As an alternative to substantiating the amount of each car and truck expense for a given year, a taxpayer may opt to use the standard mileage rate as established by the IRS for that year. By using the standard mileage rate, the taxpayer is not relieved of the obligation to substantiate the amount of each business use of the car or truck (i.e., the amount of business mileage), the time of each use of the car or truck, and the business purpose of each use.
These rules don’t have a “short form” for 100% vehicle use.
Alert tax preparers may spot another problem: the $21,636 claimed depreciation amount. The taxpayer purchased the Aston Martin in 2009. Assuming that is the year it was “placed in service” for depreciation, Sec. 280F and Rev. Proc. 2009-24 would limit the depreciation deduction for 2012 for the vehicle to $1,775 – even with 100% business use.
That’s not the only problem I spot. The taxpayer also claimed a $250 tax prep deduction, which is pretty skinny for a 1040 with a schedule C and depreciation. With tax prep as with cars, you get what you pay for.
The Moral: Keep good records. Any Aston Martin driver worth his California license plates has a smartphone too, so he can keep mileage records on an app (for example, TaxDay). Oh, and if you can afford a Vantage, you can afford decent tax help too.
Roy v. Commissioner, T.C. Summ. Op. 2016-77 (Nov. 15, 2016).
Here’s the rest of this week’s Tax Roundup:
Monday, November 14, 2016
Annette Nellen, California’s Prop 55 – Poor Tax Policy. “Passage of Prop 55 makes it too easy to continue to postpone the work of designing a better tax system.”
Jack Townsend, Swiss Federal Court Limits For Now Swiss Bank Disclosure of Enablers Under DOJ Swiss Bank Program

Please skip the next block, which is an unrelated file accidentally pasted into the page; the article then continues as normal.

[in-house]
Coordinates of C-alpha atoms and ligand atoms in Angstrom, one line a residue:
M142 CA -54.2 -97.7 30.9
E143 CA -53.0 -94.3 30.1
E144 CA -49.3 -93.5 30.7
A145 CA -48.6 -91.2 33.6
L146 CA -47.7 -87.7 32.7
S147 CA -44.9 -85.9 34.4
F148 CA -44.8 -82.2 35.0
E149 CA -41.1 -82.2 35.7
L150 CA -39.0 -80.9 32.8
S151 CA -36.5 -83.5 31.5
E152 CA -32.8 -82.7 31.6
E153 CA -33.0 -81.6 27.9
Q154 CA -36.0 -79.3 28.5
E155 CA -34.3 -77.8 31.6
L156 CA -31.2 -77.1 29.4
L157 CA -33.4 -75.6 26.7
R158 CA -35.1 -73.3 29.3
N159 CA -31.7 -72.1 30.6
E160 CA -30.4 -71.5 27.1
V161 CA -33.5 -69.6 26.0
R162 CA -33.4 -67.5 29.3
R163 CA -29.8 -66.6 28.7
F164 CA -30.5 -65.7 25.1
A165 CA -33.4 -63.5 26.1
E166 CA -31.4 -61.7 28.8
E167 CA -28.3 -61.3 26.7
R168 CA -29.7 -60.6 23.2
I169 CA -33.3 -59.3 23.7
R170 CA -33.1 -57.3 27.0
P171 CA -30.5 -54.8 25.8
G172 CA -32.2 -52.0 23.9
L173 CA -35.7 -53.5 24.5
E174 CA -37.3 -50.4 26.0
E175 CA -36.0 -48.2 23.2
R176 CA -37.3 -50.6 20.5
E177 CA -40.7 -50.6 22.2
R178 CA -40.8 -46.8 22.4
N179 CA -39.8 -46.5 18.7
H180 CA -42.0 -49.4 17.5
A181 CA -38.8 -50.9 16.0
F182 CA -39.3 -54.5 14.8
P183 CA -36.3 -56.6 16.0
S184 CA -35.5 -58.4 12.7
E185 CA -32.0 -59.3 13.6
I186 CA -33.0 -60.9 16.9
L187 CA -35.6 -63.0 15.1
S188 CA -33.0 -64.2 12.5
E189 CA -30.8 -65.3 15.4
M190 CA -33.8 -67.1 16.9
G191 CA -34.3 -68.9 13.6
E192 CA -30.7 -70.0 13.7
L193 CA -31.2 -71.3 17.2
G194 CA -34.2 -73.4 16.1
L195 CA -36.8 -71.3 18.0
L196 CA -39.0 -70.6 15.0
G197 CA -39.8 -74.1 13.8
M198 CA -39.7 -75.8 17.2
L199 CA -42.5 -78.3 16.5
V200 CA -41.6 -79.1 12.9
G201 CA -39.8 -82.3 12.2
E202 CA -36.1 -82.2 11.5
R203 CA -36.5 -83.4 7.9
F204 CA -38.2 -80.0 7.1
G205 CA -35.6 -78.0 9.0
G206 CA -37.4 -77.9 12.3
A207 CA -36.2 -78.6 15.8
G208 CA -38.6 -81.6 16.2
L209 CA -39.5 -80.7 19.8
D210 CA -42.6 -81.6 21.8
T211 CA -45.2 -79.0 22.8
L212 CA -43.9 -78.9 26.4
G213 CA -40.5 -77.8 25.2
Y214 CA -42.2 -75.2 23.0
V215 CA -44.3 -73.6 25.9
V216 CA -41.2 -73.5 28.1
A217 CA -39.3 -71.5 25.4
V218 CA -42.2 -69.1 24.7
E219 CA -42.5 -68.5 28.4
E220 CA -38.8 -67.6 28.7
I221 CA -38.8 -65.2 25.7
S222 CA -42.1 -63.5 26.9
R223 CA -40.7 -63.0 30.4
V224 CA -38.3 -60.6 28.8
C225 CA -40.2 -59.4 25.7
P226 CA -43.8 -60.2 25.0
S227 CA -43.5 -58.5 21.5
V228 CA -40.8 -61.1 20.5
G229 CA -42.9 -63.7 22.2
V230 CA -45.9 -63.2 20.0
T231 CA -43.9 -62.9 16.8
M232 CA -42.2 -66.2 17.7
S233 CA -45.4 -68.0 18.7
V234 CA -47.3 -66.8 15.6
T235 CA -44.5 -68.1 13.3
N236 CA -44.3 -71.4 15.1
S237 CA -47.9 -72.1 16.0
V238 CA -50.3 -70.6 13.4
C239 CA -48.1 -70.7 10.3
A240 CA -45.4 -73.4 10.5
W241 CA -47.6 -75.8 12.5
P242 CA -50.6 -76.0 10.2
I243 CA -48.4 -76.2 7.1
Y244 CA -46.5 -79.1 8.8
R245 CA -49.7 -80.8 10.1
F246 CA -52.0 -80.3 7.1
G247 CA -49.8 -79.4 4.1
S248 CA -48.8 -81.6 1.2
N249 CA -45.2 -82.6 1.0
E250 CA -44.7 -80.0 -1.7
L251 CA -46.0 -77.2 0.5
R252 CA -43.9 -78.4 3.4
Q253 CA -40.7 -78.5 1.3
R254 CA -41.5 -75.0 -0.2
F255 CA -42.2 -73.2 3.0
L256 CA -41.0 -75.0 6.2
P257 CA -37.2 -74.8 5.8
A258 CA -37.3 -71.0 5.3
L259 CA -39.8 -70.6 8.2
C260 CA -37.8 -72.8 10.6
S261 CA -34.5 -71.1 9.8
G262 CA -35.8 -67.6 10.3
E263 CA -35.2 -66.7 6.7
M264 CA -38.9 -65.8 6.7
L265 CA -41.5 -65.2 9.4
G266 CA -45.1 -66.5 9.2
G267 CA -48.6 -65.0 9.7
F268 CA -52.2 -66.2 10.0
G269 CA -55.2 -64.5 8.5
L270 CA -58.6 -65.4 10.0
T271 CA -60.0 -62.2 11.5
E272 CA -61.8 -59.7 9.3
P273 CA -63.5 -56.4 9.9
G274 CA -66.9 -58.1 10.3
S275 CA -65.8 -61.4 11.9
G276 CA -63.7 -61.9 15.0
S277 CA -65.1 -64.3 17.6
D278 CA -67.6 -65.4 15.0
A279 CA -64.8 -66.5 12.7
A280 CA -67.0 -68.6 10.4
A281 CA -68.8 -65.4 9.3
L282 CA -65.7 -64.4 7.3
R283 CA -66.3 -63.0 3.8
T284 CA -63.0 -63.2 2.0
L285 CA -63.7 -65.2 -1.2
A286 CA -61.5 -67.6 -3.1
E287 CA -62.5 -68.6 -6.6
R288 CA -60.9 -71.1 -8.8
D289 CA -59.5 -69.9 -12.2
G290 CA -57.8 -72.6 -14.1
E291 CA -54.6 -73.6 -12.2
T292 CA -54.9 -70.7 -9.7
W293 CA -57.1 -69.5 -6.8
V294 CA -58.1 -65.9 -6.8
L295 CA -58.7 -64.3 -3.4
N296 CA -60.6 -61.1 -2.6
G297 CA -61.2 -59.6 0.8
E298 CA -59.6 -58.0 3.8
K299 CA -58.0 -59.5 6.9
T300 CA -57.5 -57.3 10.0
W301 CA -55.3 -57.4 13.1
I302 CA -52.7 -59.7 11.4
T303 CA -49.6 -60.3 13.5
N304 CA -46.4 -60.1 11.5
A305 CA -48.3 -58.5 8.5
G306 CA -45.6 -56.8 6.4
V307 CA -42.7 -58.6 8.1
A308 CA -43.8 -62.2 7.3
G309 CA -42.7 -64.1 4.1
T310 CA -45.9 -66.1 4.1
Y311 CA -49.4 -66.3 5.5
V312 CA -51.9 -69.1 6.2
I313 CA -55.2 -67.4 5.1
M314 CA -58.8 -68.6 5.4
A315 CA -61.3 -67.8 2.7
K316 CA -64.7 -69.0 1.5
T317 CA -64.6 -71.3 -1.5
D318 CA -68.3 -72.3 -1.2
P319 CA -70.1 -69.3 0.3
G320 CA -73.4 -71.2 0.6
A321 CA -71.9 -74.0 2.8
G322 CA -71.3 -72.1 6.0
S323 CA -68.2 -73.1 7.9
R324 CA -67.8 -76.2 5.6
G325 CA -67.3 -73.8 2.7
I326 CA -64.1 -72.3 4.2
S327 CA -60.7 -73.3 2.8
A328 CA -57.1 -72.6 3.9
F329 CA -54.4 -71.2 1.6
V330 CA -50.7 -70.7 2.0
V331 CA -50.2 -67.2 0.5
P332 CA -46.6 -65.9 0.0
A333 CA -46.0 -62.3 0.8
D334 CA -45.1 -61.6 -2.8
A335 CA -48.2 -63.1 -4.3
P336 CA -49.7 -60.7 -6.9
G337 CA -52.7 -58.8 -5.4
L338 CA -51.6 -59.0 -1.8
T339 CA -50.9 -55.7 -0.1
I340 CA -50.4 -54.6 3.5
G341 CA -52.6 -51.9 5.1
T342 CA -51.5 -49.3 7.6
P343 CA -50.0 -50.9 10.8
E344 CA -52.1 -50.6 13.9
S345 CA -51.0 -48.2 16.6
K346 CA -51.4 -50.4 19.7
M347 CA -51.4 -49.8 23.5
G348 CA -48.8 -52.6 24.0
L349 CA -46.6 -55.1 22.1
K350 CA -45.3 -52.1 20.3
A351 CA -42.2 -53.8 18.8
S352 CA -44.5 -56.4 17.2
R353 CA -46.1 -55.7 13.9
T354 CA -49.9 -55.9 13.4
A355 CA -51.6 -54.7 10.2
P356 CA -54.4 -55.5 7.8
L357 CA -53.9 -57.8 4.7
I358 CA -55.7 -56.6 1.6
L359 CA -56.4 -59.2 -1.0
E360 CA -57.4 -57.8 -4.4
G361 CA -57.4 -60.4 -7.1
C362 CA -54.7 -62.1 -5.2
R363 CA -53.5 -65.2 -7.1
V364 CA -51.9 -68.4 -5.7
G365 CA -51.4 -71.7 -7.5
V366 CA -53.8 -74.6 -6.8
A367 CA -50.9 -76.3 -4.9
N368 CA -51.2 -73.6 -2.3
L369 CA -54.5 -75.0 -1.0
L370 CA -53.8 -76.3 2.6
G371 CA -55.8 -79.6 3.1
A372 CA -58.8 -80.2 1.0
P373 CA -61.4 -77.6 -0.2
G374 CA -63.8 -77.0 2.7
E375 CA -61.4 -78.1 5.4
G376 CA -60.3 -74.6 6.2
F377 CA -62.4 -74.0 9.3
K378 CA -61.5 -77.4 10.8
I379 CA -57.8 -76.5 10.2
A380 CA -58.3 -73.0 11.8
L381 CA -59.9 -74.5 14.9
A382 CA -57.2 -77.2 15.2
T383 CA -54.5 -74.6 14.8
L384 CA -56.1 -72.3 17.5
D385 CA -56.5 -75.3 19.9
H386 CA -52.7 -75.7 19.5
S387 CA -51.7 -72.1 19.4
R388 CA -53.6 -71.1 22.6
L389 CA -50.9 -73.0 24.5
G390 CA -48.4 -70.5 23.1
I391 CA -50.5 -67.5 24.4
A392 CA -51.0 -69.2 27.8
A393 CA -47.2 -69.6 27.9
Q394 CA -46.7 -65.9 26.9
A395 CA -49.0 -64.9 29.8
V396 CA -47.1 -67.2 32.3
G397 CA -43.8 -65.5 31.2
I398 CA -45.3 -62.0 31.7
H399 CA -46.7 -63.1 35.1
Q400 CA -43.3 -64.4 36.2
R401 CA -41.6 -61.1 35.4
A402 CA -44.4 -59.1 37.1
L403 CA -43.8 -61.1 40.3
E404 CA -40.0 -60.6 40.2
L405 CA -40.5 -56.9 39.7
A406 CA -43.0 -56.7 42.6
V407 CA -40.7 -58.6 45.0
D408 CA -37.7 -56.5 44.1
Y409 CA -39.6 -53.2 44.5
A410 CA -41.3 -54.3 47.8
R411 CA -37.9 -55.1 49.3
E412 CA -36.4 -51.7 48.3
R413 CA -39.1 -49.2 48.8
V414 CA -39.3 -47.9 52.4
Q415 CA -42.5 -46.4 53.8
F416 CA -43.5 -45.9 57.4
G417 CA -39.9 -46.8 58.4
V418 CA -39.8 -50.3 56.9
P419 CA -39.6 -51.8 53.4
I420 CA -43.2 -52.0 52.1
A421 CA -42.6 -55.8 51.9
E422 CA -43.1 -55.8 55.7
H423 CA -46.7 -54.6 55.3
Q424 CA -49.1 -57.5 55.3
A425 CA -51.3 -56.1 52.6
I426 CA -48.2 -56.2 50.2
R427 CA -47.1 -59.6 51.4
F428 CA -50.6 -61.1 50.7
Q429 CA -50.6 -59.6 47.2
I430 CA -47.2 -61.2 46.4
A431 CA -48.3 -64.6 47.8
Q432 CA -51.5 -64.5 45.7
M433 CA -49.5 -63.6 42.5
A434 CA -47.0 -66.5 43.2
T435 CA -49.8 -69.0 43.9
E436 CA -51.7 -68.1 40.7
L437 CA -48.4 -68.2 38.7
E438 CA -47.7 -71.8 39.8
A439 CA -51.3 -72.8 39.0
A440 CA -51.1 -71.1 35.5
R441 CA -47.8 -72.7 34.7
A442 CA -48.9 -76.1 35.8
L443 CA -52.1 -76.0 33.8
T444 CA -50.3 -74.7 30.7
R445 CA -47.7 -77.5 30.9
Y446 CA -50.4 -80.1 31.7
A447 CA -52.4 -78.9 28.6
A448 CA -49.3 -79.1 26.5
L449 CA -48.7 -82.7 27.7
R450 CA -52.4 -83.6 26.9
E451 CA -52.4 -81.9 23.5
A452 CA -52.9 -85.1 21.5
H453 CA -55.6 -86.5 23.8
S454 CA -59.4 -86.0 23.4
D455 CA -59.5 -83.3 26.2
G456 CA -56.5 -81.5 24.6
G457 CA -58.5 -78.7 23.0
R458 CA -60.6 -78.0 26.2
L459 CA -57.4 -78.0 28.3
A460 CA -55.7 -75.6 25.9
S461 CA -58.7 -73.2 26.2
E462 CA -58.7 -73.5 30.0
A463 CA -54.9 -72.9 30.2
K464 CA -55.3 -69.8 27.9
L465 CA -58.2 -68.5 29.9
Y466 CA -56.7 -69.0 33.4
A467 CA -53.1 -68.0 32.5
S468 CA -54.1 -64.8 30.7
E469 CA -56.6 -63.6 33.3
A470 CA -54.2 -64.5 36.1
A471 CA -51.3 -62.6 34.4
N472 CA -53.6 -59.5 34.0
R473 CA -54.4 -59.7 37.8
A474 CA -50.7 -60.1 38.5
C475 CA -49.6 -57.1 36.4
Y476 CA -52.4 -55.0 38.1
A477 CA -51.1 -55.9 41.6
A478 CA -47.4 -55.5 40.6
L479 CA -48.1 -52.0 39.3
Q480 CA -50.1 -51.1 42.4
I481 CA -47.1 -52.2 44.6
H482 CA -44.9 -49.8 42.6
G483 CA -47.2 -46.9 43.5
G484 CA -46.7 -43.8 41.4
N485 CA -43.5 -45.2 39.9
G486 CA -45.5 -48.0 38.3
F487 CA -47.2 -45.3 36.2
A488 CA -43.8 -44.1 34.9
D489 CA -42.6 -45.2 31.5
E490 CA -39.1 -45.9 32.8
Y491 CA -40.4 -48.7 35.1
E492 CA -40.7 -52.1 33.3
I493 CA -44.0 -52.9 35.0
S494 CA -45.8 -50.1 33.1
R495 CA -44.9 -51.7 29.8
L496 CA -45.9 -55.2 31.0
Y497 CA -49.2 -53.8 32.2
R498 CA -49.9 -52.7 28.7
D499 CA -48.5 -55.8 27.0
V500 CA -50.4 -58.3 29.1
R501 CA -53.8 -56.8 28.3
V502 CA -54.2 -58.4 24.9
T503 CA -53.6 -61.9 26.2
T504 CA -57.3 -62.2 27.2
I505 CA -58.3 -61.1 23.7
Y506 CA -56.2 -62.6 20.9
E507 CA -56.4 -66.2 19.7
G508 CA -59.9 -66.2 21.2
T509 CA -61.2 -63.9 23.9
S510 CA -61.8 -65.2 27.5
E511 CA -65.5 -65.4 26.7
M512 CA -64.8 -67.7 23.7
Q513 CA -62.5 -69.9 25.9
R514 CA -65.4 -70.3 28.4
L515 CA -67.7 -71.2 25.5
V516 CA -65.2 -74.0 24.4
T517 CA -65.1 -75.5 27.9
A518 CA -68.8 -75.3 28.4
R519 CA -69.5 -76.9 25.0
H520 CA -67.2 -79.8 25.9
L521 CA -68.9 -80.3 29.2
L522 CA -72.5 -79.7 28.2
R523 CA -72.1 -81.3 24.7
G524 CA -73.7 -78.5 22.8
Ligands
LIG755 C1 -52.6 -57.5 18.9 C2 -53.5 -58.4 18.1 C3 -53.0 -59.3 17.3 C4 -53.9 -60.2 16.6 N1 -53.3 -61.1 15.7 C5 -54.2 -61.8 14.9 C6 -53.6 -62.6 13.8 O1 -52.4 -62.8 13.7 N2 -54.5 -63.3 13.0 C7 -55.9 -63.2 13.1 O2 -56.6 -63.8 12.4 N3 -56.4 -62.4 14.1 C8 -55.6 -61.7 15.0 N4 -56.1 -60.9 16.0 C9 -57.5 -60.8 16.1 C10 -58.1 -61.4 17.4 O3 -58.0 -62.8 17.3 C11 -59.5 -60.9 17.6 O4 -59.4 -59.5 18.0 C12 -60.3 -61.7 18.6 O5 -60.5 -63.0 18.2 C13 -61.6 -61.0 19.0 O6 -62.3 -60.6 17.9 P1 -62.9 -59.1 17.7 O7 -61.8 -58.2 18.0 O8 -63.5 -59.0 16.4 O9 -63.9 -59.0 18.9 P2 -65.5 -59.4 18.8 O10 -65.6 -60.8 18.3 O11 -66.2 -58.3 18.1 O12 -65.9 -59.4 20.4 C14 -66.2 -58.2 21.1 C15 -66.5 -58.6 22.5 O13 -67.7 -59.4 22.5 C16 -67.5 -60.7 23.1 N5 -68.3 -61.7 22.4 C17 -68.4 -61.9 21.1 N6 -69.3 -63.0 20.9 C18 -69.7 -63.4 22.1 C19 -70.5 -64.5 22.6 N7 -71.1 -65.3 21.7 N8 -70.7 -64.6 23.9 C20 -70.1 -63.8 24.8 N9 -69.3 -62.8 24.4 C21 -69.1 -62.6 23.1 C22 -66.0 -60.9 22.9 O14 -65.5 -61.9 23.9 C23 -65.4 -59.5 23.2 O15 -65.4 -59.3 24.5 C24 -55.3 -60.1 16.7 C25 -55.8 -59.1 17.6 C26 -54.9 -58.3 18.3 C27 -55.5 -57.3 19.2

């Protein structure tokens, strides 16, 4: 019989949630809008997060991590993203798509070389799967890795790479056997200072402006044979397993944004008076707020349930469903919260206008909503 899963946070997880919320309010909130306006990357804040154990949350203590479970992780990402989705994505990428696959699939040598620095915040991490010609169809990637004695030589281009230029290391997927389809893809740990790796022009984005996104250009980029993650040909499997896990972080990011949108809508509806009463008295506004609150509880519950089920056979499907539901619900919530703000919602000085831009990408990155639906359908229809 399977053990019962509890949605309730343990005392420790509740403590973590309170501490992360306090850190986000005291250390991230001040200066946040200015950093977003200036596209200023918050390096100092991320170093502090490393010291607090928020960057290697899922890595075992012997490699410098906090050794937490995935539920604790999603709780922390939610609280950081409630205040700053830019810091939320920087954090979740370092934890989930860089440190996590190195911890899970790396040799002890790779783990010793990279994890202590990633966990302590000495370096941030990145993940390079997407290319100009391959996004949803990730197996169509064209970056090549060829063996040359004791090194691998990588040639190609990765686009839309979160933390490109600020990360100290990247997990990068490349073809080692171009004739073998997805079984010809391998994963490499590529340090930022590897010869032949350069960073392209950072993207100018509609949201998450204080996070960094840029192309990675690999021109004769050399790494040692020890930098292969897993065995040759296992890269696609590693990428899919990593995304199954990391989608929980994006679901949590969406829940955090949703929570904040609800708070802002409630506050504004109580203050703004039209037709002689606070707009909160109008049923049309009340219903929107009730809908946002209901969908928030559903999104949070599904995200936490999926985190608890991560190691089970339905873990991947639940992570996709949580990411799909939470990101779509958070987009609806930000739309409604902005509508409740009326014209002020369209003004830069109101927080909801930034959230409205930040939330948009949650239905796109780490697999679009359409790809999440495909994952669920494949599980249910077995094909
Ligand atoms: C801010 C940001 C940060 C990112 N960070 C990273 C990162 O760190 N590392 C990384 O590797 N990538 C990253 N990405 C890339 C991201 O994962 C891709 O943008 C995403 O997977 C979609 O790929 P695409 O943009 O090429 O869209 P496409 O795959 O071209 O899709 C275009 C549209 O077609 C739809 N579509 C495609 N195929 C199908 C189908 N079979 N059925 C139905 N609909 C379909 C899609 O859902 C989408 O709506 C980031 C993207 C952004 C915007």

Jim Maule, Thinking About Chocolate and Taxes. “Current law does not permit taxpayers to claim a medical expense deduction for their chocolate purchases. Nor should it.”
Joseph Henchman, What the Election Results Mean: State Tax Edition (Tax Policy Blog). “Kansas Democrats picked up 12 House seats and 1 Senate seat. Moderate Republicans ousted 14 conservative incumbents in August primary elections, so the net result may be a majority opposed to Governor Brownback’s tax and spending policies.”
Kay Bell, Trump backs off pledge to end Obamacare entirely.
Kristine Tidgren, Family Conflict Signals Need for Estate Plan (Ag Docket). “The largest lesson from this case is that a properly drafted will or estate plan for the mother and her husband, as well as for Larry, could likely have prevented the conflict.”
Mitch Maahs, Military Disability Benefits May be Wrongfully Taxed by the IRS (Davis Brown Tax Law Blog).
Norton Francis, The next recession: are the states ready? (TaxVox). “More troubling, the number of states with reserves over 10 percent fell from 21 states in 2015 to 17 in 2016 and is expected to fall to 13 in 2017.”
Paul Neiffer, Will Section 179 Be Needed Under Tax Reform. “Tax reform may call for immediate expensing of all business investments (other than land). This will be good news for most farmers, but perhaps not all. We explain why.”
Robert D. Flach, Undaunted by election results, Robert D. Flach serves up Monday Buzz! His links today cover fleeing to Canada, state tax implications of the elections, and private debt collection.
Robert Wood, Trump Tax Plan Could Impact 2016 Year-End Planning